The effects of friction on earthquake triggering and fault zone evolution

Open Access
Savage, Heather M.
Graduate Program:
Doctor of Philosophy
Document Type:
Date of Defense:
May 25, 2007
Committee Members:
  • Chris Marone, Committee Chair
  • Sridhar Anandakrisnan, Committee Member
  • Terry Engelder, Committee Member
  • Michele Cooke, Committee Member
  • Peter E Schiffer, Committee Member
  • friction experiments
  • earthquake triggering
  • transient stress
  • fault damage zone
  • fracture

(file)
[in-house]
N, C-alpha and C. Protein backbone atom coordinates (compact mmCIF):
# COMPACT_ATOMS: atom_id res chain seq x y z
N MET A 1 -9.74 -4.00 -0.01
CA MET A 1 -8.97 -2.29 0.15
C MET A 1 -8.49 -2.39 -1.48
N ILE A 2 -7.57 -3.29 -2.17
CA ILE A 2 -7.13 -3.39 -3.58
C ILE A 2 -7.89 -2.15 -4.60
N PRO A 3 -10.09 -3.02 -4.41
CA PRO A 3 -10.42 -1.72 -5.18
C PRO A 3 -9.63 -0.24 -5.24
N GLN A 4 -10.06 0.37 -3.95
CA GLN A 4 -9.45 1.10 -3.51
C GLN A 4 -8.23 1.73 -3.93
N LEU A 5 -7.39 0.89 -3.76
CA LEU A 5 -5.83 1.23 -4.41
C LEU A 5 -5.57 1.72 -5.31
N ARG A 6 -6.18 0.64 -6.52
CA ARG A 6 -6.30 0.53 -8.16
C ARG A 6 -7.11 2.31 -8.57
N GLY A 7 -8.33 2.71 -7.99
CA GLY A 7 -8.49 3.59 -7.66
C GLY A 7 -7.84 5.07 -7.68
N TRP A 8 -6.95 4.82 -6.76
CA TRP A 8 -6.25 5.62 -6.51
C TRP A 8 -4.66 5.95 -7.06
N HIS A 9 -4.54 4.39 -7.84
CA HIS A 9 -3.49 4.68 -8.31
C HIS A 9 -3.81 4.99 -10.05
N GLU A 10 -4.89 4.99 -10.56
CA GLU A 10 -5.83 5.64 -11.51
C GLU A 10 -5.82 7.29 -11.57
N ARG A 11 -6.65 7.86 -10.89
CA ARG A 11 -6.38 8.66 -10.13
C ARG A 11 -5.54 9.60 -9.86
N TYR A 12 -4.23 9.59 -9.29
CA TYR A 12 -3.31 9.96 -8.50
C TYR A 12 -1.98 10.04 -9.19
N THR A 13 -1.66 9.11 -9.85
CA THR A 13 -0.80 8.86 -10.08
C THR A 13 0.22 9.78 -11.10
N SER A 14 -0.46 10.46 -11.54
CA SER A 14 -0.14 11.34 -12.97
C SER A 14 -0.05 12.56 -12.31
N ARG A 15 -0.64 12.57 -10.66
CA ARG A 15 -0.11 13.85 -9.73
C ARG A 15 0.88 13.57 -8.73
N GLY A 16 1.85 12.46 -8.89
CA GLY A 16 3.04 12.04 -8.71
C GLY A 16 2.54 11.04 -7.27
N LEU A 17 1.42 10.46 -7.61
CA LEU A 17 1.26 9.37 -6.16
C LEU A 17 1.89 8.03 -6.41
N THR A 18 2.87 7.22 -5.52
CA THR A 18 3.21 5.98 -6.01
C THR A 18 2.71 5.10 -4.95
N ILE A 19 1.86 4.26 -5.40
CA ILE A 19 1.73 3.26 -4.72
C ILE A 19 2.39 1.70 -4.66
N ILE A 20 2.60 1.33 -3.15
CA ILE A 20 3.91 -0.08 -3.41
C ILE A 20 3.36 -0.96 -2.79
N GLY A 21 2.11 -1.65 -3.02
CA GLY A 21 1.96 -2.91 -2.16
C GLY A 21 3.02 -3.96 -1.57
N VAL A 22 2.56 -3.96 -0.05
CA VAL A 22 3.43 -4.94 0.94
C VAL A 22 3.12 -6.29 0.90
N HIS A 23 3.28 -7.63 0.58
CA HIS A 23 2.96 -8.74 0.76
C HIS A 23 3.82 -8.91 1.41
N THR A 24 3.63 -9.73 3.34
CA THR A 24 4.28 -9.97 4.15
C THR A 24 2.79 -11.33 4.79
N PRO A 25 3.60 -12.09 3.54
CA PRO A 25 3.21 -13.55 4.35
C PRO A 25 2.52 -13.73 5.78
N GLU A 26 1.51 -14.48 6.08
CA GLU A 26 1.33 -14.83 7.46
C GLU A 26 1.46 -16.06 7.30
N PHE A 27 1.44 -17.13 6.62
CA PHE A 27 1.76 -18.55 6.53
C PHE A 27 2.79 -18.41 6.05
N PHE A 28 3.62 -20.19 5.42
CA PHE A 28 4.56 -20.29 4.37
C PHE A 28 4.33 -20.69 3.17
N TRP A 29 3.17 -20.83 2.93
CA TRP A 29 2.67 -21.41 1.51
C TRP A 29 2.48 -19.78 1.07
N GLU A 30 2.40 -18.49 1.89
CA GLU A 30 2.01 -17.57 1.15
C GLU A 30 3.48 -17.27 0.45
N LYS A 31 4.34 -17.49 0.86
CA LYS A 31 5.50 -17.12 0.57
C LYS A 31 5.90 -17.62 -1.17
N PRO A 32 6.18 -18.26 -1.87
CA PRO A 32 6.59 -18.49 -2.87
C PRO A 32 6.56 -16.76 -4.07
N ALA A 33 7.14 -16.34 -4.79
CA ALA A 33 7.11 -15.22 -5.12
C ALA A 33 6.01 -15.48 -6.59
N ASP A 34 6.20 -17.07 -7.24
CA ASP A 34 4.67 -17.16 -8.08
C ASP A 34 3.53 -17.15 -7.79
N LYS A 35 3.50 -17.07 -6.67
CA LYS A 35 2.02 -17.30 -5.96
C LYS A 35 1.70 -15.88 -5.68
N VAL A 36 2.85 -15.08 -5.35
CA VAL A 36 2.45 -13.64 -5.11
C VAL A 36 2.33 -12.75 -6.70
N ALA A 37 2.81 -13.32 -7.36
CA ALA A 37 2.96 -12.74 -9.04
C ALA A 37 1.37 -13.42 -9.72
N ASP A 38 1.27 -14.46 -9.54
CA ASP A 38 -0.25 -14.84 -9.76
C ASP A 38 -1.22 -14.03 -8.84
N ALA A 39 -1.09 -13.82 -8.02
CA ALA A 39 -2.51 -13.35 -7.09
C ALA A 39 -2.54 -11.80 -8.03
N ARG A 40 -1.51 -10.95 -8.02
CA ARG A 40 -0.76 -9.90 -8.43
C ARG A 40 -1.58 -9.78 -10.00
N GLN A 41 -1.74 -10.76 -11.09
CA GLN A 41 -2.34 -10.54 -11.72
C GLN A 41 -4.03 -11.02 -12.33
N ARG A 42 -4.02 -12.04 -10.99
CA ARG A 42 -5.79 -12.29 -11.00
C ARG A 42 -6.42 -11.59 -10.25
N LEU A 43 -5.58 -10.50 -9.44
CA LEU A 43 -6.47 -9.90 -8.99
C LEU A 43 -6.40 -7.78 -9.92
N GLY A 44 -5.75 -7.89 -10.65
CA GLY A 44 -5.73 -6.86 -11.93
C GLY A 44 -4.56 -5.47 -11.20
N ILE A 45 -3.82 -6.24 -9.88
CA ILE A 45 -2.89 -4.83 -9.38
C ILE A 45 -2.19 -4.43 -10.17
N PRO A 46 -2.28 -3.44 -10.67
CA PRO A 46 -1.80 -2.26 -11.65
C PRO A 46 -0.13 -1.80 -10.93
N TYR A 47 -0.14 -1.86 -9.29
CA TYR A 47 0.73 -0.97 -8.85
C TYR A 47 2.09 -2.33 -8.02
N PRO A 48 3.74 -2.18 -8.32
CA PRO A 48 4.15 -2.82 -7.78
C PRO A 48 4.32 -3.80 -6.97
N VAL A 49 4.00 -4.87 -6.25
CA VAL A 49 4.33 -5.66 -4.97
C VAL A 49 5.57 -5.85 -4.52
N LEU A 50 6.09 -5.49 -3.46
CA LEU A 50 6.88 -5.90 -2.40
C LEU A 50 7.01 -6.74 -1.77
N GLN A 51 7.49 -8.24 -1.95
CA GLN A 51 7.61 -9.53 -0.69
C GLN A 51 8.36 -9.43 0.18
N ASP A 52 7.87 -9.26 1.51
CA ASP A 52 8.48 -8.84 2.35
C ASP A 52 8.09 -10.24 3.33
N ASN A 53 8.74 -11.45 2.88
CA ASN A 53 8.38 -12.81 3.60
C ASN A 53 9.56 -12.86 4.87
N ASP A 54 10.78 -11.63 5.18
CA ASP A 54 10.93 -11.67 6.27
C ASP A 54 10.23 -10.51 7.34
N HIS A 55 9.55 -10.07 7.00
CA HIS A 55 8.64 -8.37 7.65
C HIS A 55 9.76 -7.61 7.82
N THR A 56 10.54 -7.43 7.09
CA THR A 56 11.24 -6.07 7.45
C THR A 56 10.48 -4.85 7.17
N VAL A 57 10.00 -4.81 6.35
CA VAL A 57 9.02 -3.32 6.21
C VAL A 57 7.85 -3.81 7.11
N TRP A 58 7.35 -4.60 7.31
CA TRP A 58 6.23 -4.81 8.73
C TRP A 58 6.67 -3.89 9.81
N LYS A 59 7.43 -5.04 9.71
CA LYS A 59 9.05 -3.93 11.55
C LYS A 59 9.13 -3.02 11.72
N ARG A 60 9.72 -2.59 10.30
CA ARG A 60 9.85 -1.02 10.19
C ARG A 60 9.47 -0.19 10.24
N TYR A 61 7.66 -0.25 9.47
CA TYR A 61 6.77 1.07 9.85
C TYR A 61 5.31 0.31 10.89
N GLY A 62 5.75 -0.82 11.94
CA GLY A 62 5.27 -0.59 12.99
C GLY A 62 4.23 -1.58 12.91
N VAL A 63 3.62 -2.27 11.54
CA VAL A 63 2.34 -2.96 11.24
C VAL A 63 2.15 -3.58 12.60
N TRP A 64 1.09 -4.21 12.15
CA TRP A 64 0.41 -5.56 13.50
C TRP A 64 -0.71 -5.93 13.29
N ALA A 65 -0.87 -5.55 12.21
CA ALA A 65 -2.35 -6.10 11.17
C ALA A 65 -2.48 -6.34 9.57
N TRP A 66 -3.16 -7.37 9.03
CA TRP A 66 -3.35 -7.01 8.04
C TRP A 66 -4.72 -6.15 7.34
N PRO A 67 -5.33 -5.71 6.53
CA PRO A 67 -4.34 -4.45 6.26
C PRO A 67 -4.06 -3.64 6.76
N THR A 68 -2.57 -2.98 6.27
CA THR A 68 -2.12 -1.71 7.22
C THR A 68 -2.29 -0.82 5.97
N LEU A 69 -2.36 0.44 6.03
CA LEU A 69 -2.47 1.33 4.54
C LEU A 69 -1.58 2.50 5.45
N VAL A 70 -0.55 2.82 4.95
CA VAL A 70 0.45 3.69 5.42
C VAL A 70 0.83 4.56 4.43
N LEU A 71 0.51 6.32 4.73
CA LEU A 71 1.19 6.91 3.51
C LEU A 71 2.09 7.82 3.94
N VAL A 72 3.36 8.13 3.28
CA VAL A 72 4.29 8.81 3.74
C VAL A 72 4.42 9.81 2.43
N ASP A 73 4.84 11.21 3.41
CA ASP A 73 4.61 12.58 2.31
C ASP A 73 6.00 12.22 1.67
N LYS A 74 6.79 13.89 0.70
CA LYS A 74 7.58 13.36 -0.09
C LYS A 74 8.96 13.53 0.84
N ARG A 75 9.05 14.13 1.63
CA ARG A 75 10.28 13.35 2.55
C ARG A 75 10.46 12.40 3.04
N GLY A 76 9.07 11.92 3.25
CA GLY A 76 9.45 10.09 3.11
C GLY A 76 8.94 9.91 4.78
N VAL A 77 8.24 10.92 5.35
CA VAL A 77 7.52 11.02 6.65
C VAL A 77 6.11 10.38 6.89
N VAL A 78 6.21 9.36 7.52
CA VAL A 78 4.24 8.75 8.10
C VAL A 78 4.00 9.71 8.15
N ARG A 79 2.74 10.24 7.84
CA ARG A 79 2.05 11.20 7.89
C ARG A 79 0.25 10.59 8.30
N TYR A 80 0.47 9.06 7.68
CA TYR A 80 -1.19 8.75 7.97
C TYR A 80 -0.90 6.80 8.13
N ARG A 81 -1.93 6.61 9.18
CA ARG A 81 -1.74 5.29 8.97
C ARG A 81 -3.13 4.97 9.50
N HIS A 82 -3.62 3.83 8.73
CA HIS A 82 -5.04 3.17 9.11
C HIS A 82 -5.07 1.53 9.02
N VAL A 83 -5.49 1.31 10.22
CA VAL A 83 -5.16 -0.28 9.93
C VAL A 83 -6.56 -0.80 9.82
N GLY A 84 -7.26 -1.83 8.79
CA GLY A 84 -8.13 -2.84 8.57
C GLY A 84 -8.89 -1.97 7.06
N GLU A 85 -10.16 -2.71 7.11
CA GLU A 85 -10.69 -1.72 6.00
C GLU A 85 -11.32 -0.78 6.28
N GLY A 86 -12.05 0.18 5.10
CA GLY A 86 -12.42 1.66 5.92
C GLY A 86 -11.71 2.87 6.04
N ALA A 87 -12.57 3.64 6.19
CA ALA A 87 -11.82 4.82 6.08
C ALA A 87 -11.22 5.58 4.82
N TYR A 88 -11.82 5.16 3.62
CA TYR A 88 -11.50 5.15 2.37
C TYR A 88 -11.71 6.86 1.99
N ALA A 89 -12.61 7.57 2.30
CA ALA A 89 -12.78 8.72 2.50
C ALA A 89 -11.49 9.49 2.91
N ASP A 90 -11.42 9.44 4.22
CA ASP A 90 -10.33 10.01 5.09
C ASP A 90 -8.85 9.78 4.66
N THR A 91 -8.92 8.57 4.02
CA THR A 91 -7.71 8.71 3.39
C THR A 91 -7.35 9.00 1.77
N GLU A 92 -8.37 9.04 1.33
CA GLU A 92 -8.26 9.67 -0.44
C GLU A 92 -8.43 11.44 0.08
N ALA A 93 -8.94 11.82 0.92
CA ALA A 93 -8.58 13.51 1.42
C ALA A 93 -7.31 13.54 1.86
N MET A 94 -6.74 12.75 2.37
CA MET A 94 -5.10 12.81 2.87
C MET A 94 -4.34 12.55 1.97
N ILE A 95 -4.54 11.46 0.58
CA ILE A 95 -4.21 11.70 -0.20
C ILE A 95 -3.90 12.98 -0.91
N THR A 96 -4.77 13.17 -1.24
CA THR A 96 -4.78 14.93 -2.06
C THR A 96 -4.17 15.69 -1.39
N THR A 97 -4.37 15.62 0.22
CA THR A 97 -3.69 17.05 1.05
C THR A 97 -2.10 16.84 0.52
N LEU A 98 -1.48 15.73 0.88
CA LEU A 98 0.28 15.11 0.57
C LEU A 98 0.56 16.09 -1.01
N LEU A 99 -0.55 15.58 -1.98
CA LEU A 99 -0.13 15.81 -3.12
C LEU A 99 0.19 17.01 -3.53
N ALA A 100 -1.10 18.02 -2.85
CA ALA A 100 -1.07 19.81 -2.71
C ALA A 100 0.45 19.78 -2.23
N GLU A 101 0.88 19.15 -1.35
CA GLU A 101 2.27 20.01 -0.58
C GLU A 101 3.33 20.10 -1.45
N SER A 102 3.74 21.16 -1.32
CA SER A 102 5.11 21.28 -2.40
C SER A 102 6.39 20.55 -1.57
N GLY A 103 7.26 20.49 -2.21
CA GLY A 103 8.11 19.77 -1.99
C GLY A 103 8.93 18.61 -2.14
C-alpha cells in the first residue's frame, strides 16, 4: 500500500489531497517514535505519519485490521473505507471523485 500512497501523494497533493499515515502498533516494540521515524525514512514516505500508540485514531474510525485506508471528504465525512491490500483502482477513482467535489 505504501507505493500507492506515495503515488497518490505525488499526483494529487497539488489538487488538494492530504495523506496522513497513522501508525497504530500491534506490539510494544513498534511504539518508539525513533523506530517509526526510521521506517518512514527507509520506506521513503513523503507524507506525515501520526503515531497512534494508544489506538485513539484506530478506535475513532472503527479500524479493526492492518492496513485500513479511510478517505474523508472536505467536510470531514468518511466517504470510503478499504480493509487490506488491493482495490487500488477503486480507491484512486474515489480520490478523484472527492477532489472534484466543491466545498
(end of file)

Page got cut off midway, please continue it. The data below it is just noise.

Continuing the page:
Variations in frictional fault strength caused by oscillating stresses and slip are analyzed. Laboratory experiments of oscillating shear stress, equivalent to oscillating stresses that trigger seismicity on natural faults, highlight changes to stick-slip instabilities such as clock advance of failure, strength of the fault at failure and pre and coseismic slip. I test both continuous and transient oscillations. Correlation between oscillations and stick-slip events are determined by the timing of dynamic failure with respect to the oscillation phase or by the change in recurrence interval from background rates. The correlation of failure with the shear stress oscillation depends on oscillation frequency and amplitude at low frequencies and predominantly on oscillation amplitude at high frequencies. The frequency boundary between these two regimes is analogous to the inverse of the time needed to displace the frictional critical slip distance. The role of fault zone architecture in determining a fault’s susceptibility to triggering is also investigated by varying gouge layer thickness (2 - 6 mm) and studying bare granite surfaces. Varying fault zone architecture shows that stick-slip triggering depends on both properties of the transient oscillation, as already noted, and fault zone properties. In these experiments, the load point displacement must be greater than the critical slip distance (Dc) in order for triggering to occur. Faults with large Dc creep throughout the interseismic period and the triggering threshold is therefore a function of oscillation amplitude and frequency as well as fault state. Faults with small Dc are locked throughout most of the interseismic period, so that the triggering threshold is not a function of fault state. Frequency can inhibit failure when Dc is achieved as velocity is increasing and encourages failure if Dc is achieved during velocity reduction. Increasing velocity temporarily strengthens the fault whereas a velocity reduction further weakens and promotes failure. In addition to laboratory experiments, numerical simulation of strong and weak faults, as well as slip-weakening faults, are compared to determine differences in damage zone patterns. Tensile fractures form along the fault where slip gradients between elements are high. The presence of off-fault fracturing changes fault zone properties, which in turn influence slip patterns and work partitioning in the fault system. The weak and slip-weakening fault systems demonstrate that after seismic radiation and fracture propagation energy are accounted for, excess energy is available for further damage around the fault. This damage is most likely asymmetric and concentrates in areas that have already fractured.